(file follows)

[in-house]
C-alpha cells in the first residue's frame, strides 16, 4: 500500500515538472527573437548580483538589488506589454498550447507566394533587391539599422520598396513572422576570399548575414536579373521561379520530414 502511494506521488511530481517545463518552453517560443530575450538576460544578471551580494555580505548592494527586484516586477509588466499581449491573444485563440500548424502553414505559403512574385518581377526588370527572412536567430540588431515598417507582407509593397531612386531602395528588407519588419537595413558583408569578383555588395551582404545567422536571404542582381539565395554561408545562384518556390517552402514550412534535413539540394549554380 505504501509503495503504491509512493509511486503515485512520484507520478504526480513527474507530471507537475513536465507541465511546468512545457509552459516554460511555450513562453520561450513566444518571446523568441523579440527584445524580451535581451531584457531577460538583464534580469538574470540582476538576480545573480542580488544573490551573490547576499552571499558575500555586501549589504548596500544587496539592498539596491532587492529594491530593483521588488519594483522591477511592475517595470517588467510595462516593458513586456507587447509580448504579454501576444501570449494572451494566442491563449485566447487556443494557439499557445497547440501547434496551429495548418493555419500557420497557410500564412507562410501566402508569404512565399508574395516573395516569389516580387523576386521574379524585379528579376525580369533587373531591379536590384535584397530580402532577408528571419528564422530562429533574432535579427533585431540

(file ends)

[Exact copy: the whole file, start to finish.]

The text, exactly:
[in-house]
C-alpha cells in the first residue's frame, strides 16, 4: 500500500515538472527573437548580483538589488506589454498550447507566394533587391539599422520598396513572422576570399548575414536579373521561379520530414 502511494506521488511530481517545463518552453517560443530575450538576460544578471551580494555580505548592494527586484516586477509588466499581449491573444485563440500548424502553414505559403512574385518581377526588370527572412536567430540588431515598417507582407509593397531612386531602395528588407519588419537595413558583408569578383555588395551582404545567422536571404542582381539565395554561408545562384518556390517552402514550412534535413539540394549554380 505504501509503495503504491509512493509511486503515485512520484507520478504526480513527474507530471507537475513536465507541465511546468512545457509552459516554460511555450513562453520561450513566444518571446523568441523579440527584445524580451535581451531584457531577460538583464534580469538574470540582476538576480545573480542580488544573490551573490547576499552571499558575500555586501549589504548596500544587496539592498539596491532587492529594491530593483521588488519594483522591477511592475517595470517588467510595462516593458513586456507587447509580448504579454501576444501570449494572451494566442491563449485566447487556443494557439499557445497547440501547434496551429495548418493555419500557420497557410500564412507562410501566402508569404512565399508574395516573395516569389516580387523576386521574379524585379528579376525580369533587373531591379536590384535584397530580402532577408528571419528564422530562429533574432535579427533585431540